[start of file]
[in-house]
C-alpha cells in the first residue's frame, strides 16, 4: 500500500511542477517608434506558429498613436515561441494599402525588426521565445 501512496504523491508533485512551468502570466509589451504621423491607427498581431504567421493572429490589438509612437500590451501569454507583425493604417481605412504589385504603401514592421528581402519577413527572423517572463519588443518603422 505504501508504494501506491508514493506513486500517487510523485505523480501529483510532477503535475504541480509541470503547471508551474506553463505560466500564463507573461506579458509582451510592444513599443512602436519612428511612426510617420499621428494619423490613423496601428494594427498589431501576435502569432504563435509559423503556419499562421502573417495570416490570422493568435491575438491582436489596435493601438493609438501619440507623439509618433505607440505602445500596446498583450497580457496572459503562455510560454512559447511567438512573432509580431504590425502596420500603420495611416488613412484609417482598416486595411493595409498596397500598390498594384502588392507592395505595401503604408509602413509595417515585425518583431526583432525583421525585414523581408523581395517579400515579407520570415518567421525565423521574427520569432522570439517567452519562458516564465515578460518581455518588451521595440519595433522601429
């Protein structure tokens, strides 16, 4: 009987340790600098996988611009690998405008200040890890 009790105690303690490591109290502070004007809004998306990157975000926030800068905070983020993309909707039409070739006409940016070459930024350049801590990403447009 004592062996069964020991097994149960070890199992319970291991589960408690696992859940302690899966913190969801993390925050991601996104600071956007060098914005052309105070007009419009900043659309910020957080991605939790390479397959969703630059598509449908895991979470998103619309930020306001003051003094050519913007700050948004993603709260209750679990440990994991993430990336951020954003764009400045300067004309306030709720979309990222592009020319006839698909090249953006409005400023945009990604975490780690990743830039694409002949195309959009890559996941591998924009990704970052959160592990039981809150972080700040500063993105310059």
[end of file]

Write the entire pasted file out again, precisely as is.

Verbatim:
[in-house]
C-alpha cells in the first residue's frame, strides 16, 4: 500500500511542477517608434506558429498613436515561441494599402525588426521565445 501512496504523491508533485512551468502570466509589451504621423491607427498581431504567421493572429490589438509612437500590451501569454507583425493604417481605412504589385504603401514592421528581402519577413527572423517572463519588443518603422 505504501508504494501506491508514493506513486500517487510523485505523480501529483510532477503535475504541480509541470503547471508551474506553463505560466500564463507573461506579458509582451510592444513599443512602436519612428511612426510617420499621428494619423490613423496601428494594427498589431501576435502569432504563435509559423503556419499562421502573417495570416490570422493568435491575438491582436489596435493601438493609438501619440507623439509618433505607440505602445500596446498583450497580457496572459503562455510560454512559447511567438512573432509580431504590425502596420500603420495611416488613412484609417482598416486595411493595409498596397500598390498594384502588392507592395505595401503604408509602413509595417515585425518583431526583432525583421525585414523581408523581395517579400515579407520570415518567421525565423521574427520569432522570439517567452519562458516564465515578460518581455518588451521595440519595433522601429
């Protein structure tokens, strides 16, 4: 009987340790600098996988611009690998405008200040890890 009790105690303690490591109290502070004007809004998306990157975000926030800068905070983020993309909707039409070739006409940016070459930024350049801590990403447009 004592062996069964020991097994149960070890199992319970291991589960408690696992859940302690899966913190969801993390925050991601996104600071956007060098914005052309105070007009419009900043659309910020957080991605939790390479397959969703630059598509449908895991979470998103619309930020306001003051003094050519913007700050948004993603709260209750679990440990994991993430990336951020954003764009400045300067004309306030709720979309990222592009020319006839698909090249953006409005400023945009990604975490780690990743830039694409002949195309959009890559996941591998924009990704970052959160592990039981809150972080700040500063993105310059």